Research: what are ‘credible sources’?

Students doing research for an Extended Essay, or in preparation for an IB English Interactive Oral, or for any other research project, need to use credible sources.

But what exactly is a credible source?

Basically you are looking for information written by someone who has some special training or expertise in the subject you are researching: a university professor, or a lawyer, or a doctor, or a carpenter, for example, all have expertise in certain areas. Note, however, that a physics professor writing about physics has a certain credibility, while a physics professor writing about politics has no more expertise, necessarily, than anyone else.

On the internet, avoid citing personal blogs by unidentified authors, or sites where anyone can post a comment. Such information may be right, or may be wrong; but as a source in an academic research paper it has no credibility. You may find more reliable information on sites with URLs that end in .gov (government sites), .org (non-profit organizations), or .edu (academic institutions like universities). Even here, however, beware: governments lie, or publish propaganda; non-profit organizations may still be biased; and since we know that university professors often disagree violently with each other, it would be unwise to accept without question what any single professor might say.

Wikipedia is inherently unreliable, because its pages can be edited by anyone. However, at the bottom of most Wikipedia pages is a list of sources used in writing the article, and these sources might be good places to look for credible information.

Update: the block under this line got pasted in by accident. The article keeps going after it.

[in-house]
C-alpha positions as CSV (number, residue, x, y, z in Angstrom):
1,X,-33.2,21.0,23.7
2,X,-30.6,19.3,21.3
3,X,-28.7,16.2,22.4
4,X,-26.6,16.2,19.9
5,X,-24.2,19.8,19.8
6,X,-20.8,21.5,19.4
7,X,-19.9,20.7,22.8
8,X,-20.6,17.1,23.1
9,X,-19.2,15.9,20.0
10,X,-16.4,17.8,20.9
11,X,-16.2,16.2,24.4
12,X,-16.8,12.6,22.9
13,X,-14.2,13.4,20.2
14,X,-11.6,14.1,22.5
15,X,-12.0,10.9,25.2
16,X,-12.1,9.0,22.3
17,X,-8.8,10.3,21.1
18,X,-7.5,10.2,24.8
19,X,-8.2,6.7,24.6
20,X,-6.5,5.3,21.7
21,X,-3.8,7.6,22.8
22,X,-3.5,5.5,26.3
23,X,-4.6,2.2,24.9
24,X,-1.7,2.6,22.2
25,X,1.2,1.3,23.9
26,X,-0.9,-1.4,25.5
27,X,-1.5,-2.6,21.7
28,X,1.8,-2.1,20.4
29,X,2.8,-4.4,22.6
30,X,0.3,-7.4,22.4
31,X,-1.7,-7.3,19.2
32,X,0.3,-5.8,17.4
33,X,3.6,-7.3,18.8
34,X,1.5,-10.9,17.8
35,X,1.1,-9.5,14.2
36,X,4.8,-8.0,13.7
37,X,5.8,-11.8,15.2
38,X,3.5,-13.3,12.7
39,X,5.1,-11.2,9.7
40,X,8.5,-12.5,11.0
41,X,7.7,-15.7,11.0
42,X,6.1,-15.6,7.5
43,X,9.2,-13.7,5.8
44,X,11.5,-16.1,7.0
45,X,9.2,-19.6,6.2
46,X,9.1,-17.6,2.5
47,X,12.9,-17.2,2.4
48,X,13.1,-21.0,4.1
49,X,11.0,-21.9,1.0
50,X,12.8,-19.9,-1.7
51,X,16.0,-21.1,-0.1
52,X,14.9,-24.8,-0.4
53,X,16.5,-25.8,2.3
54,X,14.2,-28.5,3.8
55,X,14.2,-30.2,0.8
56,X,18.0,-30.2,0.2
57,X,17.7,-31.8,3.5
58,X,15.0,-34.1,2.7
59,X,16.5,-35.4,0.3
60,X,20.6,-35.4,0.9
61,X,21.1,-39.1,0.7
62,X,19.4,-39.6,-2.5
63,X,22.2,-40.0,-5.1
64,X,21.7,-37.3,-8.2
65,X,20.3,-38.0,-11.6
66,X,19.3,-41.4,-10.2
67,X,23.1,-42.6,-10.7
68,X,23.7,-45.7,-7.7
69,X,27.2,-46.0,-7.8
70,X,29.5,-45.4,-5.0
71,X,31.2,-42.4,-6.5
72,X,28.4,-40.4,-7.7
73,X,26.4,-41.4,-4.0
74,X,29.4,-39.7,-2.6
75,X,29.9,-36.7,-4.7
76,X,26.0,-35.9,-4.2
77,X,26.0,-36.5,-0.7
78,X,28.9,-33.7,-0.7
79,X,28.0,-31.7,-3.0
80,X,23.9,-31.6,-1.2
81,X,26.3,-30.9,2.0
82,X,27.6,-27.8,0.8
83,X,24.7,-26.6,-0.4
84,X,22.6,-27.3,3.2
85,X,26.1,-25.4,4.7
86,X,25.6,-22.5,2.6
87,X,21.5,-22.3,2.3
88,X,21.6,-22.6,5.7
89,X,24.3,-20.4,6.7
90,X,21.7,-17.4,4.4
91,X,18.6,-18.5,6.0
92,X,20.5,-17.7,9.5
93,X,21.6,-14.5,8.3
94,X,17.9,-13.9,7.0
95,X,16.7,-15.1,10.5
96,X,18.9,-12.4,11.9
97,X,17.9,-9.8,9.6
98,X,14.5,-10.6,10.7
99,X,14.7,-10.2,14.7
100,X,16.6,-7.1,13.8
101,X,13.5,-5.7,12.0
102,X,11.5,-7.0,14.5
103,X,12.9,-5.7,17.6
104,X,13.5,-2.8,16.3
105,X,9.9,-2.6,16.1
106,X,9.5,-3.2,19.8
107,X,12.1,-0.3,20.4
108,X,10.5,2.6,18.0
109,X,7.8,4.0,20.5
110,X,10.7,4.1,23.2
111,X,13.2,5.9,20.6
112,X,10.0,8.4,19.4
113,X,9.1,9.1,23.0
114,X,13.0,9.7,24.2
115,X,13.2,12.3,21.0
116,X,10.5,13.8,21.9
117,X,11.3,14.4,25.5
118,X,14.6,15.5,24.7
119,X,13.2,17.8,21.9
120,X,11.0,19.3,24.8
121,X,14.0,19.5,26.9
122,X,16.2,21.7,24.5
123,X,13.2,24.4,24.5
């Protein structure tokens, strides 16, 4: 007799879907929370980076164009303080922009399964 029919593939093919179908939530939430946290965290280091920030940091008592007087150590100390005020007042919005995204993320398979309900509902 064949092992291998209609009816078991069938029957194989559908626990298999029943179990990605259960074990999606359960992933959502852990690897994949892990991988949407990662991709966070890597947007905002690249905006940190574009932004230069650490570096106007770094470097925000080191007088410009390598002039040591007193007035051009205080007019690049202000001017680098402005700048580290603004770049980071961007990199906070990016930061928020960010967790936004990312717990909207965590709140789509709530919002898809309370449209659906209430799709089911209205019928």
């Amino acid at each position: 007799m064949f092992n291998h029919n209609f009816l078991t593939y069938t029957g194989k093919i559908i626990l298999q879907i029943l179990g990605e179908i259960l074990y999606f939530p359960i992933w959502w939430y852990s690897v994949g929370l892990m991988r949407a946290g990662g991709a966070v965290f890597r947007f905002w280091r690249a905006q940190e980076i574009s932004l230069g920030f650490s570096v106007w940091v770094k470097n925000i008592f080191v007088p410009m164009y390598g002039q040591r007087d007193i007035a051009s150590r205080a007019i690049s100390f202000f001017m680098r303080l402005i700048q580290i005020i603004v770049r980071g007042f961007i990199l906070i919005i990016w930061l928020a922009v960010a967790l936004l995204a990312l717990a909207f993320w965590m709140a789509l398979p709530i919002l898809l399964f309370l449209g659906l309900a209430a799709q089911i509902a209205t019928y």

“Real” encyclopedias like the Encyclopedia Britannica might, you would think, offer more credibility—but think again. Can their editors be trusted more than Wikipedia’s editors? Maybe, or maybe not. Besides, encyclopedias of all kinds are little more than starting points for your research. Use them to gather some initial ideas and get an overview of the subject, but then dig in to their sources of information and go further.

Similarly, do not give automatic credibility to publications like the New York Times: such mainstream, “respectable” newspapers and magazines have been found guilty of printing misinformation on many occasions.

Going Further (2013)

For more (and sometimes different) advice on finding credible sources for your research, have a look at these links:

Mrs. Fitzgerald recommends these sites:

http://21cif.com/tools/evaluate/ – a script which helps students discuss and evaluate websites which was created by a joint project of the Illinois Math & Science Academy and the US Dept of Ed.  I use their tools often with classes.  (Go back to main page and choose Tutorials to see other useful resources).

http://www.lib.berkeley.edu/TeachingLib/Guides/Internet/Evaluate.html – a help guide for UC Berkeley students

http://www.vtstutorials.ac.uk/detective/index.html – EXCELLENT tutorial created by Intute Virtual Training and the LearnHigher project in the UK to help university students

http://www.ithaca.edu/library/training/think.html – a guide create by librarians at Ithaca College to help their students

http://www.classzone.com/books/research_guide/page_build.cfm?content=web_eval_criteria&state=none – brief list of website criteria created by Houghton Mifflin Harcourt Publishing Company

And Mr. O’Reilly has sent me these recommendations:

General
http://www.brad.ac.uk/developme/developingskills/literature_reviews/index13.php
http://www.library.cornell.edu/olinuris/ref/research/skill26.htm
http://www.uncp.edu/home/canada/work/markport/best/evaluate.htm

Internet credibility
http://mason.gmu.edu/~montecin/web-eval-sites.htm
http://owl.english.purdue.edu/owl/resource/553/01/

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